The Buzz is providing a little political kindling to help you stay warm today.
State House meetings this week
• No meetings Tuesday
• Wednesday, 9:30 a.m.: Energy Advisory Council of the State Regulation of Public Utilities Review Committee (Gressette Room 105,Agenda
• Wednesday, 10 a.m.: Ways and Means Higher Education, Technical, and Cultural Budget Subcommittee (Blatt Room 321,Agenda
• Wednesday, 2 p.m.: Ways and Means Higher Education, Technical, and Cultural Budget Subcommittee (Blatt Room 321,Agenda
• Thursday, 11 am: Joint Transportation Review Committee (Gressette Room 209,Agenda
• Thursday, 1 pm: Governor's Nuclear Advisory Council, Gressette Room 207
A pair of meetings were canceled:
• Thursday: Finance Special Subcommittee to Review the Investment of State Retirement Funds
• Friday: Procurement Review Panel
(Note: Meeting days, times and locations are subject to change.)
Gov. Nikki Haley's schedule
• No public events Tuesday
• On Wednesday, she joins S.C. Motor Vehicles director Kevin Shwedo, Donate Life South Carolina executive director Tracy Armstrong and LifePoint president and chief executive Nancy A. Kay for a press conference to announce a new donor designation campaign and unveilsher K-12 education reform initiative
at Brookland-Cayce Grammar 1 in West Columbia.
See more of her schedule this week.
Lt. Gov. Glenn McConnell, R-Charleston, finally made the big decision South Carolina politicos had waited for:
Sometime between Christmas and New Year’s, Lt. Gov. Glenn McConnell finally decided on what he knew all along in his heart: If he were offered the president’s job at the College of Charleston, he would accept.
That meant giving up a 2014 election run for the state’s No. 2 job and ending a 33-year career in state politics in the hopes of taking over his alma mater.
“The thing that really nagged at me is that I did not want to ask money and votes and, then, I would be offered the office (of president) because I knew I would take it,” the Charleston Republican said Monday after announcing his decision. “That would be like jumping ship. I knew I needed to get out.”
State political leaders showered McConnell with appreciation after three-plus decades in state office. From U.S. Sen. Lindsey Graham, R-Seneca:
“Glenn McConnell will be missed. He was a strong conservative voice for South Carolina who accomplished much for the people of our state during his years of public service. Glenn was instrumental in laying the groundwork for Boeing to come to South Carolina and for years provided steady leadership in the South Carolina State Senate. In the years to come, I’m sure he will continue to contribute to South Carolina and I wish him well in all future endeavors.”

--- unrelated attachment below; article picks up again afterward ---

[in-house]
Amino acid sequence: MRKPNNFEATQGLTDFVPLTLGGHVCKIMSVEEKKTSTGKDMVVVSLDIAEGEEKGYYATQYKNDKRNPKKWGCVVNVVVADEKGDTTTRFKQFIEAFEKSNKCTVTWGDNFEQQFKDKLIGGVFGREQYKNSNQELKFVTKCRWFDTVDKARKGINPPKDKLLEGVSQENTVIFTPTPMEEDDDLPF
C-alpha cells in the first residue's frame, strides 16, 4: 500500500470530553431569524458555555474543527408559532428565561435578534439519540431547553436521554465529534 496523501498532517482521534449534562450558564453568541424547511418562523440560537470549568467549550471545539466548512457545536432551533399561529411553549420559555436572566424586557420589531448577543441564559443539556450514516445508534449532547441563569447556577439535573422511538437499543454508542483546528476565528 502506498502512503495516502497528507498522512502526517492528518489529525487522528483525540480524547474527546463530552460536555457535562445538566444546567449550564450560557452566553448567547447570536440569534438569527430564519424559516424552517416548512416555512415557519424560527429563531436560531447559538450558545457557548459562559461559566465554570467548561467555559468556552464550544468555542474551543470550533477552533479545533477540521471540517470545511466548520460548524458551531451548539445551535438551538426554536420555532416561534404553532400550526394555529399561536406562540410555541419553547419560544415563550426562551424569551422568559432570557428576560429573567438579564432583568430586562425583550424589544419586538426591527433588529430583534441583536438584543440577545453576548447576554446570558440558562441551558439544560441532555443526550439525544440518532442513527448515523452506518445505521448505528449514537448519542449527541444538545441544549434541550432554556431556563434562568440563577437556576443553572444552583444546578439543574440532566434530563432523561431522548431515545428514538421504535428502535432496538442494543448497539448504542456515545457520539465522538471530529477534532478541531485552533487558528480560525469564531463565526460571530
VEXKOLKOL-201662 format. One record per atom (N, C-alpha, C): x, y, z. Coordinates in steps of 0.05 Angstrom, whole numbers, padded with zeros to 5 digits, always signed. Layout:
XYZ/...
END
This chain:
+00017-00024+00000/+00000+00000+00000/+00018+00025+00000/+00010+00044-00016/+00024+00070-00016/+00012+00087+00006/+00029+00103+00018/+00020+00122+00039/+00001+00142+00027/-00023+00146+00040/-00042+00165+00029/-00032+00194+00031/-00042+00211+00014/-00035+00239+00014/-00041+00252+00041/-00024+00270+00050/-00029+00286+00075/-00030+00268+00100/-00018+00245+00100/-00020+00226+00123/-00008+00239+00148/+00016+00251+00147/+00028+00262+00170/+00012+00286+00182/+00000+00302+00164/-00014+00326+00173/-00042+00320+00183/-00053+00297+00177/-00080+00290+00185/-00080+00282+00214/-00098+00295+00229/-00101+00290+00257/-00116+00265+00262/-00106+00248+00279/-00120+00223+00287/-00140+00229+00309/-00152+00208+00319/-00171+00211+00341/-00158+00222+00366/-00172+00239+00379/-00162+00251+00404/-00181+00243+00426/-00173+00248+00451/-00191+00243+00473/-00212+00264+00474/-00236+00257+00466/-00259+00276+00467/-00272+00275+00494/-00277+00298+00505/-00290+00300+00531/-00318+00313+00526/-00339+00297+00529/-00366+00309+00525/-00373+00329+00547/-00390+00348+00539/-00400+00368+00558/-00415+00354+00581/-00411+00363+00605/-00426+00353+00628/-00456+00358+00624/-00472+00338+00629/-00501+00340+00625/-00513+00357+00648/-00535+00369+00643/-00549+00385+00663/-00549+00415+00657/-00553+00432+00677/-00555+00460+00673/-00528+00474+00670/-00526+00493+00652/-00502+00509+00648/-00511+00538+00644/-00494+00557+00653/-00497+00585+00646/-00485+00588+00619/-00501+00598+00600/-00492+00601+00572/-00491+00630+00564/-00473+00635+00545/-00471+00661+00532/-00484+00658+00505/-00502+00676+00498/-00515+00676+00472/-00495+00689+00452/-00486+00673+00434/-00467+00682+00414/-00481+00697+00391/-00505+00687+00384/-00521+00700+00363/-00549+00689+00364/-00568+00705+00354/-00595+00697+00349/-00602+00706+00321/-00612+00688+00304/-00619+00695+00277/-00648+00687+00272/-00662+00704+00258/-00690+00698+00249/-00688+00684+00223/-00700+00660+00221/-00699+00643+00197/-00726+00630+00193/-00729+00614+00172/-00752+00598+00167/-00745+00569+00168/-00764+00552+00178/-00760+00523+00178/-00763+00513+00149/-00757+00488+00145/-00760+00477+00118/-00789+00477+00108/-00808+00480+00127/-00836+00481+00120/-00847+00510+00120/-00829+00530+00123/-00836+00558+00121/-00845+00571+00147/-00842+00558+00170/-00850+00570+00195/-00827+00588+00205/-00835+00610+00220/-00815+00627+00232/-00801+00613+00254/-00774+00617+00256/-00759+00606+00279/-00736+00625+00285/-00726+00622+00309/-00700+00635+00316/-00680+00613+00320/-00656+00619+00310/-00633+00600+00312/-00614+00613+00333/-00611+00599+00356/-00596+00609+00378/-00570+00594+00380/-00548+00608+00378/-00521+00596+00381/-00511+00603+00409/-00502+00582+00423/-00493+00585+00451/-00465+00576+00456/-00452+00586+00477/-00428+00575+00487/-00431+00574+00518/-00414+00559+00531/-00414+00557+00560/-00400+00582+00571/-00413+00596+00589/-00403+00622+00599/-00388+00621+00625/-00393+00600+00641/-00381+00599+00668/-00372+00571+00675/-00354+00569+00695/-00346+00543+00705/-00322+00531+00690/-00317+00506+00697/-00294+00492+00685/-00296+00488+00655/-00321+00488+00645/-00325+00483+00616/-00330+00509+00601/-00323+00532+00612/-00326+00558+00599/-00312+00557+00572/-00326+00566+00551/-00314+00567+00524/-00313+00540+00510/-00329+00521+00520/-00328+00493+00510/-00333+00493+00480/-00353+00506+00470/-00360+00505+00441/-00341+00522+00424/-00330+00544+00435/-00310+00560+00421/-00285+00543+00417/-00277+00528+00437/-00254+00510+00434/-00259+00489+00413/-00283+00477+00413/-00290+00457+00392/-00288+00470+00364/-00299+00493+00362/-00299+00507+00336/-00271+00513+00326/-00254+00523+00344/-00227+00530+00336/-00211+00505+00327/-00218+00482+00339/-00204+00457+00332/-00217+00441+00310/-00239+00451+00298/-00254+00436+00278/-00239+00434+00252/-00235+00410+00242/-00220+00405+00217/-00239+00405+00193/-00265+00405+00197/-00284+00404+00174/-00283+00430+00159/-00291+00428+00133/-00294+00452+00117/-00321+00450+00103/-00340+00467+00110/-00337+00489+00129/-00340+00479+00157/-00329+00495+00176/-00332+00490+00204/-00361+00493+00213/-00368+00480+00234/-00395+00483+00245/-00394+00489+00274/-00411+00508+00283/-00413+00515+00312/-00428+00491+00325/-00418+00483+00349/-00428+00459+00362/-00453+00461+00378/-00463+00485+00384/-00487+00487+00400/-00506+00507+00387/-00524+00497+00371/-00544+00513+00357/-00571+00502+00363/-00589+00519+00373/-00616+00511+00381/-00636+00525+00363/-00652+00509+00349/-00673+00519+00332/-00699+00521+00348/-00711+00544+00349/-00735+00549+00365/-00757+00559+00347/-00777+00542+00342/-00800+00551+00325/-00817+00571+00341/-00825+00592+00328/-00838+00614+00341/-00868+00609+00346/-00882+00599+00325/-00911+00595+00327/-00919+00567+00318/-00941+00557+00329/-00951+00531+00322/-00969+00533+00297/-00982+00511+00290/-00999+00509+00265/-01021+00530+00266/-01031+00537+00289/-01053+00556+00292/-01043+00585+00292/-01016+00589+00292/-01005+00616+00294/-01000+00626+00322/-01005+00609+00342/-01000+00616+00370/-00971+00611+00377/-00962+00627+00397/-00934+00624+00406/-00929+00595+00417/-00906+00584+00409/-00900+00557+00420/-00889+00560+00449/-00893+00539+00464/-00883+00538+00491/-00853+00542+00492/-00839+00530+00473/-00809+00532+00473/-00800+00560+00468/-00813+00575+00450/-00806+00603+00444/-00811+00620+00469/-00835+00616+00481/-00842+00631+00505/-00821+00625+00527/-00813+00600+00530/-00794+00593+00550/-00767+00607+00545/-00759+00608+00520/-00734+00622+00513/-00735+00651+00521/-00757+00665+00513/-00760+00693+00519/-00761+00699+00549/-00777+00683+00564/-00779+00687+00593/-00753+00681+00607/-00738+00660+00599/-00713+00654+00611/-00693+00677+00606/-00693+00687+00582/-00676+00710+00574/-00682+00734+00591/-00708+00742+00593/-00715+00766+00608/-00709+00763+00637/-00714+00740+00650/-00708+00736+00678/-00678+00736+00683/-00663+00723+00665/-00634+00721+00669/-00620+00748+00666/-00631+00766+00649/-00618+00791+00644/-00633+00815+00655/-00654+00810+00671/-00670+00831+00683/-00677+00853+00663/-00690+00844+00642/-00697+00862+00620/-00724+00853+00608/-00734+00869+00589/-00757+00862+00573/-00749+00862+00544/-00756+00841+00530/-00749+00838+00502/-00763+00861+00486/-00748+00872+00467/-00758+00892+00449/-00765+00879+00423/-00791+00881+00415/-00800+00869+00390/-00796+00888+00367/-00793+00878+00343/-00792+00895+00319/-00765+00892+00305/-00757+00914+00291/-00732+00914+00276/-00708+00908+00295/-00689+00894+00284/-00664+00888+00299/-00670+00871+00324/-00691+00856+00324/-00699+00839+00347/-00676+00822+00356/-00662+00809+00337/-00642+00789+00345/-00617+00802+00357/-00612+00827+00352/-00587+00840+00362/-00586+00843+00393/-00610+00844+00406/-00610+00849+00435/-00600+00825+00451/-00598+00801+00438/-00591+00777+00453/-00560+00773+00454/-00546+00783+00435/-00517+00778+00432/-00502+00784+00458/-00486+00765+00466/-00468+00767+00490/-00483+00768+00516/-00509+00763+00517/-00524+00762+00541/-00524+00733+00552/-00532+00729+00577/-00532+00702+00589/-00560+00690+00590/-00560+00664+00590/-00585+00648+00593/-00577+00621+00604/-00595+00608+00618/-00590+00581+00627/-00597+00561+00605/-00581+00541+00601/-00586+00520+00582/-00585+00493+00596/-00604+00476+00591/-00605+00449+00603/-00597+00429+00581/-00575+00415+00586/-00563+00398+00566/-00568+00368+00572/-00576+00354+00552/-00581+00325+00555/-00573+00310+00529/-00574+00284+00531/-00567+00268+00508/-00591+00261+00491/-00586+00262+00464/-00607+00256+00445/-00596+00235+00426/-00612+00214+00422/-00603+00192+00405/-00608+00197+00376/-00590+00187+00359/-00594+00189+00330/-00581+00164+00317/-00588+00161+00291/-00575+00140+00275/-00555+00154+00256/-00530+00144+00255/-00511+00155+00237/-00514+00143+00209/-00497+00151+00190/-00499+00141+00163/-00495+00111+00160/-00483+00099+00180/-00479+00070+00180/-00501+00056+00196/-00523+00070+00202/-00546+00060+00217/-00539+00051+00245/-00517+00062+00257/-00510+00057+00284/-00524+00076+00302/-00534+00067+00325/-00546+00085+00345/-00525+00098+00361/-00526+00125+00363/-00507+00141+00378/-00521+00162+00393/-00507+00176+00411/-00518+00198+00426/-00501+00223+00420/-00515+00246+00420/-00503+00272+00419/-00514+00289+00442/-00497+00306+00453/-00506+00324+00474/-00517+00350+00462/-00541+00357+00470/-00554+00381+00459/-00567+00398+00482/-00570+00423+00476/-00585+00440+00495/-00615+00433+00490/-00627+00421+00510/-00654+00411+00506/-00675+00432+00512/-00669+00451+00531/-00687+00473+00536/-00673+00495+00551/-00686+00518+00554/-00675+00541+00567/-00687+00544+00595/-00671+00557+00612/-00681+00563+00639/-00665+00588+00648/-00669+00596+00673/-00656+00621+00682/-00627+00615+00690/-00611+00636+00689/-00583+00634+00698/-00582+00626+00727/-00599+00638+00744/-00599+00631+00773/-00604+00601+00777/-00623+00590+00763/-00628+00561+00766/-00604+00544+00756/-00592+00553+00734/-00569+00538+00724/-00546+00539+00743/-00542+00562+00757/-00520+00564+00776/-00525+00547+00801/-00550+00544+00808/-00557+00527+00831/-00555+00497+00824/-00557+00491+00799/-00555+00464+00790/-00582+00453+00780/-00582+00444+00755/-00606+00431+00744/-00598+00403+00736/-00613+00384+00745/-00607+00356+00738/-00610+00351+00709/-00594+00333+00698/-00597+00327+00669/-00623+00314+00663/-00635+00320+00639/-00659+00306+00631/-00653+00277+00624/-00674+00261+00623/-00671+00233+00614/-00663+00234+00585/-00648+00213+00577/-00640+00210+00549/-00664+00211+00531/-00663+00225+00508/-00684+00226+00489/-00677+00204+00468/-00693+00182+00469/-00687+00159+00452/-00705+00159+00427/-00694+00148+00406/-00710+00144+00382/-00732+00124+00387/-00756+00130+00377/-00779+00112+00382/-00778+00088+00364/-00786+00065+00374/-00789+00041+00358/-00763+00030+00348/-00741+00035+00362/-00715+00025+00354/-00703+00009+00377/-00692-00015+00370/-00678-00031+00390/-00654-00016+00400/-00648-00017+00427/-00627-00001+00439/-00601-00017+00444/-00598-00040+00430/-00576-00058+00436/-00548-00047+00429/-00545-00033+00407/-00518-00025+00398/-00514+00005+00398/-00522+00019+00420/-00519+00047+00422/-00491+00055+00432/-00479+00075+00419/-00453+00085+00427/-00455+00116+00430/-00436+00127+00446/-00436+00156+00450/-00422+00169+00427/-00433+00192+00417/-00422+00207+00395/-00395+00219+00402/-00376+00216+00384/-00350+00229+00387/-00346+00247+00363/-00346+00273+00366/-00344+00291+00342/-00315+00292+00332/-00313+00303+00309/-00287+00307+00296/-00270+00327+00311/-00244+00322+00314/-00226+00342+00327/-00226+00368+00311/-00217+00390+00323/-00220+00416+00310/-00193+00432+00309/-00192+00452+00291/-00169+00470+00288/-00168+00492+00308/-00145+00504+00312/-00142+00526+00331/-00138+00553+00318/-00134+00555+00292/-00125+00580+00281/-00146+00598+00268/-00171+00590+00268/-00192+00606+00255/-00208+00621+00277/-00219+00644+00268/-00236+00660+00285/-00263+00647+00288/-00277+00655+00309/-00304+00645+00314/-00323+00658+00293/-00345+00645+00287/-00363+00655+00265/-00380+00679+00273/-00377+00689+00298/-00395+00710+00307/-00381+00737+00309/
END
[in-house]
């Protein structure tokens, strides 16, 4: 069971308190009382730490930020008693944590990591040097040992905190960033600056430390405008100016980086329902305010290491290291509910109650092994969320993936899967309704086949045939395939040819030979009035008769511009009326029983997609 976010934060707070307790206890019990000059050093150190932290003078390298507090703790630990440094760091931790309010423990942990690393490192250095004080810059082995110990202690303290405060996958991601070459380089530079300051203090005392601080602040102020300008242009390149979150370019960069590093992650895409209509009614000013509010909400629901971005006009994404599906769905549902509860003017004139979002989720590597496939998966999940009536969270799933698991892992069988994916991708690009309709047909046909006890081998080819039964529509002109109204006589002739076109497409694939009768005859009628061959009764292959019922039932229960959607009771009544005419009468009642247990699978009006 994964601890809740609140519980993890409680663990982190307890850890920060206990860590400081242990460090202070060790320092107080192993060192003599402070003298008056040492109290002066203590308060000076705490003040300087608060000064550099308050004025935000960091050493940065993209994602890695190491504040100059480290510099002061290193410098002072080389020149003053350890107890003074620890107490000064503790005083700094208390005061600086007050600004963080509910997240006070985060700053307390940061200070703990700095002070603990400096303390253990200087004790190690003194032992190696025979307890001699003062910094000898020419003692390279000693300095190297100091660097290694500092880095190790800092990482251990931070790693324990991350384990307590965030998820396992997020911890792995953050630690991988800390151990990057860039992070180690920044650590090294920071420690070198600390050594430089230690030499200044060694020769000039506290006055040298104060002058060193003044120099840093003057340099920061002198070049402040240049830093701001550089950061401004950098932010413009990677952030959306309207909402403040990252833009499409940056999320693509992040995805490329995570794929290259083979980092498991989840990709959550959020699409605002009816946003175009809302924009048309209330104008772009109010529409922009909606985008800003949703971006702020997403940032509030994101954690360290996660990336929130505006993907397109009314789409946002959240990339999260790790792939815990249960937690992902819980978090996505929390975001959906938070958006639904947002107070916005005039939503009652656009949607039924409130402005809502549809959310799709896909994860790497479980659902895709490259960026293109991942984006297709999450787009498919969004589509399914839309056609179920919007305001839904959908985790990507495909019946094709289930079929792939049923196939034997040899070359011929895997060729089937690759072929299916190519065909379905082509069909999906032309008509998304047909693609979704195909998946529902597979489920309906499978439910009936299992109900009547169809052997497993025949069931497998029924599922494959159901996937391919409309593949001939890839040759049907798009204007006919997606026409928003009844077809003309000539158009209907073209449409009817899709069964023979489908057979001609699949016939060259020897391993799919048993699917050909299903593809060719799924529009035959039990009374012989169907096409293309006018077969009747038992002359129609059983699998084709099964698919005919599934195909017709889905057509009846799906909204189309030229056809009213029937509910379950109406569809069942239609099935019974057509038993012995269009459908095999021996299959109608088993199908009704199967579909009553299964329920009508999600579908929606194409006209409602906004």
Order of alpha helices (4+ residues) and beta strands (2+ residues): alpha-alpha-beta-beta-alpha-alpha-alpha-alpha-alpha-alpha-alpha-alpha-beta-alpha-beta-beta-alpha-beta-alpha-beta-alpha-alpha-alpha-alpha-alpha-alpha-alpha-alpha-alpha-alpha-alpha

And at least one Republican said he would be interested in running for lieutenant governor with McConnell stepping aside:
Mike Campbell, son of the late Gov. Carroll Campbell, says he is considering a run for the state's No. 2 position.
"It’s something I’m definitely giving some consideration to," Campbell said. "I feel like we still have a pretty solid state network and statewide base that if it was something we decided to pull the trigger on that there would be some support that would still be out there."
Campbell ran for lieutenant governor in 2006, where he won 45 percent of the vote in the Republican primary. But Campbell lost two weeks later in a runoff to Andre Bauer, who would go on to serve two terms as the state's lieutenant governor.
•Three incumbent S.C. State University trustees did not seek re-election
to their seats, the school said Monday. Legislators, who elect trustees, punted four S.C. State board members in last year’s election – including one who was running unopposed – in an effort to make over the Orangeburg school, suffering from years of severe debt, declining enrollment and leadership quarrels. By next summer, nine of the 13 members on the board of the state’s only historically black public college will be new, elected since last year.Full story
•Carolina Panthers defensive end Charles Johnson
and Reginal Barner, a former chief executive of the Aiken Housing Authority, are the new owners of the troubled Village at River’s Edge housing development in north Columbia.Full story
•U.S. Sen. Lindsey Graham's flight from Greenville
to Washington, D.C., on Monday had to make an emergency landing after passengers reported the engine was "making a strange sound."Full story
•You've heard of North Carolina's "Moral Mondays"?
Get ready for "Truthful Tuesdays" in South Carolina. A coalition of five progressive groups are organizing a rally at the State House at noon on Tuesday -- the first day of the 2014 legislative session -- to protest the S.C. legislature's "failure to enact Medicaid expansion," "failure to provide high quality education to all of our children," and "failure to protect voting rights."Full story
•The potential owner of a minor-league baseball team in Columbia
has been meeting with some downtown neighborhood leaders in recent months, laying the groundwork for his entrance into the market.Full story
•This click is kind of political: South Carolina finished
a stellar season with another school record – its highest postseason ranking in history at No. 4. Clemson finished No. 8.Full story
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